The sorry state of our military: Is it happenstance or design? / Commander in Chief delivers latte salute
How it must have pained Marine Corps General John Paxton to tell Congress that his service might not be prepared for war. Last week, the Assistant Commandant candidly admitted to the Senate Armed Services Committee that the U.S. Marine Corps isn’t what it used to be. “I worry about the capability and the capacity to win in a major fight somewhere else right now,” said the general. He fretted over inadequate training and equipment particularly in the fields of communications, intelligence, and aviation.
Cynics might see Paxton’s testimony as a plea for more money, a quantity that isn’t usually forthcoming when no obvious shortcomings can be identified. Yet this rebuttal strikes me as an out-of-hand dismissal of Paxton’s concerns. It would also be uncharacteristic of the Marines, undoubtedly the proudest of the services, to denigrate themselves if it weren’t true. When a senior Marine officer describes the Corps as borderline dysfunctional, I believe him.
Nor is the Marine Corps alone in its negative self-assessment. Army Chief of Staff Mark Milley told Congress that his branch is prepared to do battle with ISIS — and no other potential adversary. The U.S. would probably lose a war with China, according to General Milley. Or with Russia, North Korea, or Iran. According to an Associated Press article: “Mark Milley says years of combat in Iraq and Afghanistan, constrained budgets and troop cuts have had a cumulative effect on the service.” Essentially, our military is capable of defeating the guys Obama described as the JV team but not a conventional force of any heft. Pathetic.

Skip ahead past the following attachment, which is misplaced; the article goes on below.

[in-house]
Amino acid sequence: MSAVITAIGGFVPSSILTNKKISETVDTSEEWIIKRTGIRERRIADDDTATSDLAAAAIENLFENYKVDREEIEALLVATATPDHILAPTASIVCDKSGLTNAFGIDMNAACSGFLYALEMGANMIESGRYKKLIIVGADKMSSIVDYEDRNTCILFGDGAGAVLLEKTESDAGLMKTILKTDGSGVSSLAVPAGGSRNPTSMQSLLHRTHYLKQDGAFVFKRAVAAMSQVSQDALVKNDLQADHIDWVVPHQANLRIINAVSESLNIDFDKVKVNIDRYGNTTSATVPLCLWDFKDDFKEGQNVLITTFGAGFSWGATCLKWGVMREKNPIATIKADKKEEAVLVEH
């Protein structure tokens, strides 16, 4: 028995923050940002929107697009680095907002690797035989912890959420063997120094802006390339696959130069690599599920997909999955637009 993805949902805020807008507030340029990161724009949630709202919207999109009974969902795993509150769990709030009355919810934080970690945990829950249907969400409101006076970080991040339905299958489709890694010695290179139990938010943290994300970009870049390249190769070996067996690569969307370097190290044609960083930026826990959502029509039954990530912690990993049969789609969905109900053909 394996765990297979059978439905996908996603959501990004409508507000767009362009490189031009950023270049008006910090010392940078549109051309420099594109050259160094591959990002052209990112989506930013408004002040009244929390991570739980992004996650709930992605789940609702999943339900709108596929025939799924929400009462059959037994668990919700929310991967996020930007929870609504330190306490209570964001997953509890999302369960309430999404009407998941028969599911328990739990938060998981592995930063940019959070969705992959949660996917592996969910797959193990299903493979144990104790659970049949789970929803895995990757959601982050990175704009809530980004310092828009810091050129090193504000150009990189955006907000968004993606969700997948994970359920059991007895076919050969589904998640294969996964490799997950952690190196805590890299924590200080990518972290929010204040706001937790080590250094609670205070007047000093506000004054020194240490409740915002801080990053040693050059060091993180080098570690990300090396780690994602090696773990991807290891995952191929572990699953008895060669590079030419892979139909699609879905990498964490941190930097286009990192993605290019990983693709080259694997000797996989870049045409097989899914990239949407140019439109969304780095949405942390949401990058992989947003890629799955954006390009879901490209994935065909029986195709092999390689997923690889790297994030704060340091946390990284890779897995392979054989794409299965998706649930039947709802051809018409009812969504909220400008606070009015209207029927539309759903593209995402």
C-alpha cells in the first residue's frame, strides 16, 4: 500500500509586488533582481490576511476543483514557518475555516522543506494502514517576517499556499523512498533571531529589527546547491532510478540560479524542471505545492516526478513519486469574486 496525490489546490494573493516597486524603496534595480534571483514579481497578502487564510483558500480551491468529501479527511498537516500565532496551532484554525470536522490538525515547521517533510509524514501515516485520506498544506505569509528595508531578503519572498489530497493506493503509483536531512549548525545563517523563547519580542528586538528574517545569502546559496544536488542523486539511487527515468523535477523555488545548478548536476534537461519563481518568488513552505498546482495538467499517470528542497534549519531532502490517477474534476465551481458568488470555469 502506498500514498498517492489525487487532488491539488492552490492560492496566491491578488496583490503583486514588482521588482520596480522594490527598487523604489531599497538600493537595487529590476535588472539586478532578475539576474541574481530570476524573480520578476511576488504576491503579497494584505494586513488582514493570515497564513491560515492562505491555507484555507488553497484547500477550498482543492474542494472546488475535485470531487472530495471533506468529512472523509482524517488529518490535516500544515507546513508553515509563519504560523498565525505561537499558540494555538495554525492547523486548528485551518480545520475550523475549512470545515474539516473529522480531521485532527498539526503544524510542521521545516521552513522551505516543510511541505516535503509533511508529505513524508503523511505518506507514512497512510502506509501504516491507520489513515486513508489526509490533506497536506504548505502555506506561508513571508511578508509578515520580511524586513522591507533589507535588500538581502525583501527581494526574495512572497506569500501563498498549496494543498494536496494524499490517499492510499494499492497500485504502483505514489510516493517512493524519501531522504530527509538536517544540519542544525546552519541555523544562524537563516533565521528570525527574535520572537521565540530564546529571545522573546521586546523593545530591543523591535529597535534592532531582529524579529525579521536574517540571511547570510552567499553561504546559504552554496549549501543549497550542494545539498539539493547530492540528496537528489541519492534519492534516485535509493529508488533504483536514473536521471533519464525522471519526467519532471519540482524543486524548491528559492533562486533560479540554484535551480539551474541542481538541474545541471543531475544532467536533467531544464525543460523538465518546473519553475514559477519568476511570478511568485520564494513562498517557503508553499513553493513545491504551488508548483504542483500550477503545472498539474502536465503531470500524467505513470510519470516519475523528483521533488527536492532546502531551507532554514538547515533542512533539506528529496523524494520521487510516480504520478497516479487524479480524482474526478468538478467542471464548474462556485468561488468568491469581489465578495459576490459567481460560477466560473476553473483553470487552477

How’s the Air Force faring? If recent trends are any indicator, it may soon be incapable of fulfilling its raison d’être — air superiority. It’s been a very long time since America has gone to war without first asserting absolute dominion over the sky. Air superiority will probably be more difficult to establish in coming years as other nations, particularly China and Russia, fortify their air defenses with new technologies while we continue to fly 1970’s-era F-15s and F-16s as our primary fighters.
Air Force General Frank Gorenc, who commands NATO Allied Air Command, U.S. Air Forces Europe and U.S. Air Forces Africa, is not confident that U.S. forces will be able to achieve and maintain air superiority in future conflicts. “The advantage that we had from the air, I can honestly say, is shrinking…. This is not just a Pacific problem. It’s as significant in Europe as it is anywhere else on the planet…. I don’t think it’s controversial to say [Russia has] closed the gap in capability.”
I don’t believe that any of these generals — Paxton, Milley, or Gorenc — takes pride in admitting this sorry state of affairs because it is essentially an admission of failure. Duty nonetheless dictates that they tell it like it is. They’re playing with the hand they were dealt and I doubt anyone else could do it better.
It doesn’t help that their commander-in-chief pretends not to hear what they’re saying. Just two months ago, President Obama delivered a State of the Union address in which he pooh-poohed the very idea that our armed forces are languishing in disrepair. Said Obama:
“I told you earlier all the talk of America’s economic decline is political hot air. Well, so is all the rhetoric you hear about our enemies getting stronger and America getting weaker. The United States of America is the most powerful nation on Earth. Period. It’s not even close. We spend more on our military than the next eight nations combined.” [Emphasis added]
What a dolt. Surely he can’t believe that our military’s combat effectiveness can be measured in dollars spent? The measure of any endeavor is always results. His argument reminds me that, once upon a time, Obama was just a left-wing community activist. He still sounds like one.